Guitar Drag, 2000 © Christian Marclay. Photo courtesy of Paula Cooper Gallery, New York, and originally commissioned by Artpace, San Antonio

Before arriving in Texas for his Artpace residency in 1999, Christian Marclay was on an airplane, looking through Time Magazine’s “Pictures of the Year.” One of the photos was deceivingly simple: the back of a pickup truck with Texas license plates. But when Marclay read the caption, the image stayed with him. It was the truck used in the murder of James Byrd, Jr.

In Jasper, Texas, 1998, three white supremacists tied Byrd by his feet to the back of a truck and drug him to death. The 14-minute video and sound installation at Artpace’s Hudson Showroom, “Guitar Drag” (2000) reenacts this murder using a Fender guitar. This video/sound installation is played in a blackened room, where there is no light or sound except from the art itself. This renders the audience captive to what plays out before them, a retracing of the event as told by guitar, the wailing, crying, raging, screaming instrument used by countless artists to channel the unnamable revolutionary energy of blues and rock.

Christian Marclay
Christian Marclay

In a haunting introductory scene, Marclay prepares for the crime. He knots rope around the neck of the guitar and ties it to the back of an old Chevrolet truck. He also connects a cable from the guitar to an amplifier, powered by three car batteries, that sits on the back of the truck. He plays a few almost accidental strums, evoking the anthropomorphic qualities of the instrument, as well as its preciousness, so much like a person, capable of good and bad. Then, with the amp turned up, Marclay drags the guitar through the South Texas landscape.

The resulting soundtrack from this reenactment is so powerful that the renowned rock music critic, Greil Marcus, included it as one of the top ten in his book, “The History of Rock and Roll in 10 Songs.”

“Guitar Drag” reverberates with meaning. The aural definition of reverb means the echo of sound in its acoustic surroundings. The actual sound of “Guitar Drag” – grating, loud, and disruptive – evokes the horror of Byrd’s death. Yet it is the creation of this art and its screening that reverberates especially today, during the eruption of protests against continued hate crimes and the unnecessary deaths of so many young African-American men.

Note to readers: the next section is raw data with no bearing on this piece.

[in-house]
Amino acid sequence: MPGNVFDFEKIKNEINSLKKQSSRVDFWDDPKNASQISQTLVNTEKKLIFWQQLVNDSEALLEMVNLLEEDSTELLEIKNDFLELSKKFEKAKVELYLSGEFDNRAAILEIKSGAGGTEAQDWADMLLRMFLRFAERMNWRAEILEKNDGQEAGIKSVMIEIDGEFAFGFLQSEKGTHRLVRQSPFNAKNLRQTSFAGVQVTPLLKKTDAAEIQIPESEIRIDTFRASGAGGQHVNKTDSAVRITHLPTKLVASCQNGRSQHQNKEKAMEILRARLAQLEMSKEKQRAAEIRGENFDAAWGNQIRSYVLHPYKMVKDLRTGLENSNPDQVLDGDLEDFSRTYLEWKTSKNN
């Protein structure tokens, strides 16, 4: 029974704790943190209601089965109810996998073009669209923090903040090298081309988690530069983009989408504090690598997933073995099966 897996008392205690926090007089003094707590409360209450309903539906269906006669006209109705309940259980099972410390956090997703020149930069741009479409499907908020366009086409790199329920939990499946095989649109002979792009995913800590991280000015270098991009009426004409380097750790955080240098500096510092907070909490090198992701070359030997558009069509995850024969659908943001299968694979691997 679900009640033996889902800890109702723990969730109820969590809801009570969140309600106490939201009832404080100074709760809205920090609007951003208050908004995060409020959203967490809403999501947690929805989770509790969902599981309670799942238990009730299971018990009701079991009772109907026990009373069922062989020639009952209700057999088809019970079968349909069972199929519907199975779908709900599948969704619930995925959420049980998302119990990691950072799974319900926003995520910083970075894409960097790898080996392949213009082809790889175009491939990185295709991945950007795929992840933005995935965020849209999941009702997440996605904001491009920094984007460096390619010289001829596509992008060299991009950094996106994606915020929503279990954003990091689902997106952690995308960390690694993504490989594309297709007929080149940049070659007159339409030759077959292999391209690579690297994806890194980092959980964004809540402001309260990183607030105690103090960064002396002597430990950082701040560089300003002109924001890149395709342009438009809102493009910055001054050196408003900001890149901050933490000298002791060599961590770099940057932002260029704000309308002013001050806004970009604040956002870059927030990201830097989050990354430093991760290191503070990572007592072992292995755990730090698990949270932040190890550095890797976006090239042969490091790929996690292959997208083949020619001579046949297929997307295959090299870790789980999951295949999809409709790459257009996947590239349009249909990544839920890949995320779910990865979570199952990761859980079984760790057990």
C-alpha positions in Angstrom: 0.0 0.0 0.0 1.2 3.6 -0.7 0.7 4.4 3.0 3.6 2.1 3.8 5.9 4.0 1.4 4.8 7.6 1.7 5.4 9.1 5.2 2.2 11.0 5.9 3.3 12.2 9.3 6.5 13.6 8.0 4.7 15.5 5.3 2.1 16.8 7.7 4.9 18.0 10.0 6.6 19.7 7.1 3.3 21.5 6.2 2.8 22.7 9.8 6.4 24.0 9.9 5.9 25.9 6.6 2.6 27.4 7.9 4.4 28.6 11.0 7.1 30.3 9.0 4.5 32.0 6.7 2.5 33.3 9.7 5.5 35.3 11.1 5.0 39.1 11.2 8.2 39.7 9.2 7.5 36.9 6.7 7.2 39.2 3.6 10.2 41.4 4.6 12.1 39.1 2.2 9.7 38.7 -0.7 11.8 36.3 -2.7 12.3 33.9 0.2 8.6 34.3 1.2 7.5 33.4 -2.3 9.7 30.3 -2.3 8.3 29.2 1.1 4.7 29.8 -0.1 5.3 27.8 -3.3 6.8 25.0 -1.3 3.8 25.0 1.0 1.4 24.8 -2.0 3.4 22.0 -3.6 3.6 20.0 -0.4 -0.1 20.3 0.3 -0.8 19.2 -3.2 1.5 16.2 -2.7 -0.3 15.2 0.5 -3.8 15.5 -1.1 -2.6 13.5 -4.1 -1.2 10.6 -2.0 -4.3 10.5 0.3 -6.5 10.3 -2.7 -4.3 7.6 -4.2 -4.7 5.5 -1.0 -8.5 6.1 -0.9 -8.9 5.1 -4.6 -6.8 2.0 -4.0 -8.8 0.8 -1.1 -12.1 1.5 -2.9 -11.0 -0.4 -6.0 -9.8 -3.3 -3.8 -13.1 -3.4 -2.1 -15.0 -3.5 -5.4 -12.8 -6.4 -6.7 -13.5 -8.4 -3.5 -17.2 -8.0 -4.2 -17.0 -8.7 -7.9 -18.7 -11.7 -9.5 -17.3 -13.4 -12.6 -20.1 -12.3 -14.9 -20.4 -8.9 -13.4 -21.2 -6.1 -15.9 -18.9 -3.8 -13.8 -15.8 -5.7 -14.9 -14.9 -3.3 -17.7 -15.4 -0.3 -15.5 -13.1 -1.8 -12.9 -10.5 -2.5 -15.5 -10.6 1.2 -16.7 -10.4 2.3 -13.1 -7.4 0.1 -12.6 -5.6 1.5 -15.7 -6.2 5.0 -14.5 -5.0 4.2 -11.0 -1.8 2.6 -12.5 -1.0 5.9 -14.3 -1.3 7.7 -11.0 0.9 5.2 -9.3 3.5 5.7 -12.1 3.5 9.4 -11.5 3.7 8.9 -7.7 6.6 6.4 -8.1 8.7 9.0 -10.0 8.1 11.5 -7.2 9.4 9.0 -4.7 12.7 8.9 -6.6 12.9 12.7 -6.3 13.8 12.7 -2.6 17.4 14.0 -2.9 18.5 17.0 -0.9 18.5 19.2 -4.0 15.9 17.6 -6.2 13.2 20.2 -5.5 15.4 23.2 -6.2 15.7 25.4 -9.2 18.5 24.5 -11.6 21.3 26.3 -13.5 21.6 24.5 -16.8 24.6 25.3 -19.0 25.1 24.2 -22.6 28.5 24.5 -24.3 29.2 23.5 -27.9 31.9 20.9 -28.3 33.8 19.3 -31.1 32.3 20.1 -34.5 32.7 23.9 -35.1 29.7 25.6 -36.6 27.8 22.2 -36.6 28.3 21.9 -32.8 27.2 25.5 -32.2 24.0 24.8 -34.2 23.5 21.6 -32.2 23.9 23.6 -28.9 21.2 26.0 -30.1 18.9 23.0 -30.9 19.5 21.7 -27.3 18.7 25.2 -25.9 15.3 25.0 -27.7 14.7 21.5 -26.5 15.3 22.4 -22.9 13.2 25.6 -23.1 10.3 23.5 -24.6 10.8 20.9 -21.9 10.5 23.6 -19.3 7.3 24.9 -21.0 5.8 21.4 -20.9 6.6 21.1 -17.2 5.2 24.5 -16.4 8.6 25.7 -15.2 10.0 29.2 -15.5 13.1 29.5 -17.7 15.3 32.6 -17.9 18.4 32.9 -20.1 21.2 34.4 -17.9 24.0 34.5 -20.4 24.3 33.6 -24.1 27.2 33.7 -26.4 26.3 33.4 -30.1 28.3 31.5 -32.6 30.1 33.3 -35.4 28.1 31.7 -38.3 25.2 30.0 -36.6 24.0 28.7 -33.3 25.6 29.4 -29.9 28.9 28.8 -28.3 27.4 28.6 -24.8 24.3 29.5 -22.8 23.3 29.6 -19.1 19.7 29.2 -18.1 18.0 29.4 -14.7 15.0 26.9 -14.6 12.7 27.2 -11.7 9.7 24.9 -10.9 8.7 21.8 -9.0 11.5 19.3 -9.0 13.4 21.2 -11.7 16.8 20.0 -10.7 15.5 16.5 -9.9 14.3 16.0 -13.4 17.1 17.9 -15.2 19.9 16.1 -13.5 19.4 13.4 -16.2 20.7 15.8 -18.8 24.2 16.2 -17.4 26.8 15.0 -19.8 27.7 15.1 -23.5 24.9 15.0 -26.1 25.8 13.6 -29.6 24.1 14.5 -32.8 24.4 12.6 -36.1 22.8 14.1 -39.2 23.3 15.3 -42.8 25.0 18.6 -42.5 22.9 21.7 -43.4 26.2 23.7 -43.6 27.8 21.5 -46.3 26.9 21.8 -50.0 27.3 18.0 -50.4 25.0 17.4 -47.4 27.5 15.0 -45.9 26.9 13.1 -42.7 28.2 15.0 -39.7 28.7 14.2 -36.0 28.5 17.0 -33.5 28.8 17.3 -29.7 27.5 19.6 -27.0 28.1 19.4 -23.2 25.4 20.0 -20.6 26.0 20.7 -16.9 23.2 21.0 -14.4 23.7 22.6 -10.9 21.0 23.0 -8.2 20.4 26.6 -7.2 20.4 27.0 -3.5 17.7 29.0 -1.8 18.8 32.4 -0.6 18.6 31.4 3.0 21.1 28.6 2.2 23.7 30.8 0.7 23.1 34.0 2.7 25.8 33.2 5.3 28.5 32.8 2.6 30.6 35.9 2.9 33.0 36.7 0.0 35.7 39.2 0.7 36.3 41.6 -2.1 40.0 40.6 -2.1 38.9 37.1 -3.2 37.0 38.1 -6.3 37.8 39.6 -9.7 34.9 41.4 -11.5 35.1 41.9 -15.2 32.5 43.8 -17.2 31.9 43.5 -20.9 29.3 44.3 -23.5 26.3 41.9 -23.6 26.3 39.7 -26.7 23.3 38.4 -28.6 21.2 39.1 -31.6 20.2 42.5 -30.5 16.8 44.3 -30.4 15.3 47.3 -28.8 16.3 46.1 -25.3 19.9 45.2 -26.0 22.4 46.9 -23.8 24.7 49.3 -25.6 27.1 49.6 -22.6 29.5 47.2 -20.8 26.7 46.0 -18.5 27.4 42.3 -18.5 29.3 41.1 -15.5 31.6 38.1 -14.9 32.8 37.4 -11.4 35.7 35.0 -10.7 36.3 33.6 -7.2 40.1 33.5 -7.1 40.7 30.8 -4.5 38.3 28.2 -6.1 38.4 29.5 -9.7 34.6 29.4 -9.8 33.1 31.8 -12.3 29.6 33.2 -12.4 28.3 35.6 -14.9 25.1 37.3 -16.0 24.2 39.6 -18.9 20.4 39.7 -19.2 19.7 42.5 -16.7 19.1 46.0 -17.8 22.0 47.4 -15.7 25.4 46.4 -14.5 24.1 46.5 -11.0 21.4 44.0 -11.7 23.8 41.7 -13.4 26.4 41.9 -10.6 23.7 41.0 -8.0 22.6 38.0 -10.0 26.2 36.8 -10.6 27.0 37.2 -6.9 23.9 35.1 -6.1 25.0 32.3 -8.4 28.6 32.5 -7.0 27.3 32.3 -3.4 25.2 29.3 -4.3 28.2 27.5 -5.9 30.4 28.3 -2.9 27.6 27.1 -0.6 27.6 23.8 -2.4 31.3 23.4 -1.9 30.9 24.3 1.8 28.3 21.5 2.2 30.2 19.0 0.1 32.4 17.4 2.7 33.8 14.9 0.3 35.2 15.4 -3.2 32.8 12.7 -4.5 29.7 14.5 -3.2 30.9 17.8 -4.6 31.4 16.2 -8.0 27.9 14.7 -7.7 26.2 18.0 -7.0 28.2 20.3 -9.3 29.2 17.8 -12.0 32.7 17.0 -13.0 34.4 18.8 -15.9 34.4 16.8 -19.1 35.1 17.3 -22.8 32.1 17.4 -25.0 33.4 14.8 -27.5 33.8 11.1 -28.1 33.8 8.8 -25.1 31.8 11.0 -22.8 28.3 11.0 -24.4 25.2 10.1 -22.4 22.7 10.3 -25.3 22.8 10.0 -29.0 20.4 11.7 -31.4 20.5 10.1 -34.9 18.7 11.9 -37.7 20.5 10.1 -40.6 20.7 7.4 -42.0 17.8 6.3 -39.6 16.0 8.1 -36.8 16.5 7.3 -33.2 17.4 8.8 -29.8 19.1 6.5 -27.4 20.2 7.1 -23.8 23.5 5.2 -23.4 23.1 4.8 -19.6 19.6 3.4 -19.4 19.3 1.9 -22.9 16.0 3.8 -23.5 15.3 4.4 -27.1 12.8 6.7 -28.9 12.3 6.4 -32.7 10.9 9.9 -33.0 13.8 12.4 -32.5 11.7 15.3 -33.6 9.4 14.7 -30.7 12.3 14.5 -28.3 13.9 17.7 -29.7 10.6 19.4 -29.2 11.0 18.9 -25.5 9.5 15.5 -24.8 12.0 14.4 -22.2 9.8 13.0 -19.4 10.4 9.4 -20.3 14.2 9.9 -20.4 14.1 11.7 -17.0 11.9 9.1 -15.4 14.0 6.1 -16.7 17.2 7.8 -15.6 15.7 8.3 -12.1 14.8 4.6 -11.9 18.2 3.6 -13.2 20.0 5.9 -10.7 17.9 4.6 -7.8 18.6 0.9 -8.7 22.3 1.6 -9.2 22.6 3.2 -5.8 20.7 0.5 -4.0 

Hate crime plays a role in “Guitar Drag,” but there are many other layers as well, which is typical of Marclay’s art. The simple connections Marclay makes produce complex results, like a chemical reaction when something new is made from the combination.

The exhibit is up until Aug. 30.

Marclay, who lives in London and New York, works primarily with music and sound, but also sculpture, painting, and printmaking. He reenergizes sound as a radical art form with cultural, sociological and political implications. Historically, his treatment of music reinforces the understanding of it as sound. Through his performances and art, Marclay questions what is legitimate, altering official laid-down tracks, that he describes as “recorded for posterity,” frustrating their intended play, combining and colliding them into new, live experiences.

Marclay’s earlier works involve breaking up vinyl records and then reassembling the pieces from the varied discs into collages of new sounds. The destruction of instruments has played out throughout rock history — think Jimi Hendrix or the Who. Artists like Nam June Paik, who was part of the Fluxus movement, also destroyed instruments. Fluxus artists considered themselves “anti-art,” as they defied the art world’s commercialism. Another inspiration is the playful trickster, Marcel Duchamp. Like Duchamp, Marclay’s art is clever and conceptual.

"Footstompin," (1991) by Christian Marclay.
“Footstompin,” (1991) by Christian Marclay.

In similar fashion, Marclay thwarts a sound or instrument’s intended use. In “Secret” (1988) he recorded a secret on a disc and then padlocked it so that, in order to hear the secret, the disc has to be destroyed. At the Artpace residency, he built a drum set with cymbals so high they would be unreachable to the drummer.

Also up at Artpace:

Window Works
Katie Pell, “Bitchen Diorama”
(2006 Artpace resident.)

The final two Hudson (Show)Room and Window Works exhibitions for Artpace’s 20th anniversary season are:

Hudson (Show)Room
Luz Maria Sanchez, “diaspora”
Sept. 10 – Jan. 3, 2016
(2006 Artpace resident.)

Window Works
Cruz Ortiz, “But still I’d leap in front of a flyin’ bullet for you” (titled unconfirmed)
(2005 Artpace resident.)

*Featured/top image: Guitar Drag, 2000 © Christian Marclay. Photo courtesy of Paula Cooper Gallery, New York, and originally commissioned by Artpace, San Antonio.

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Wendy Weil Atwell is a writer living in San Antonio, Texas. She received her MA in Art History and Criticism from the University of Texas at San Antonio in 2002. Atwell is the author of The River Spectacular...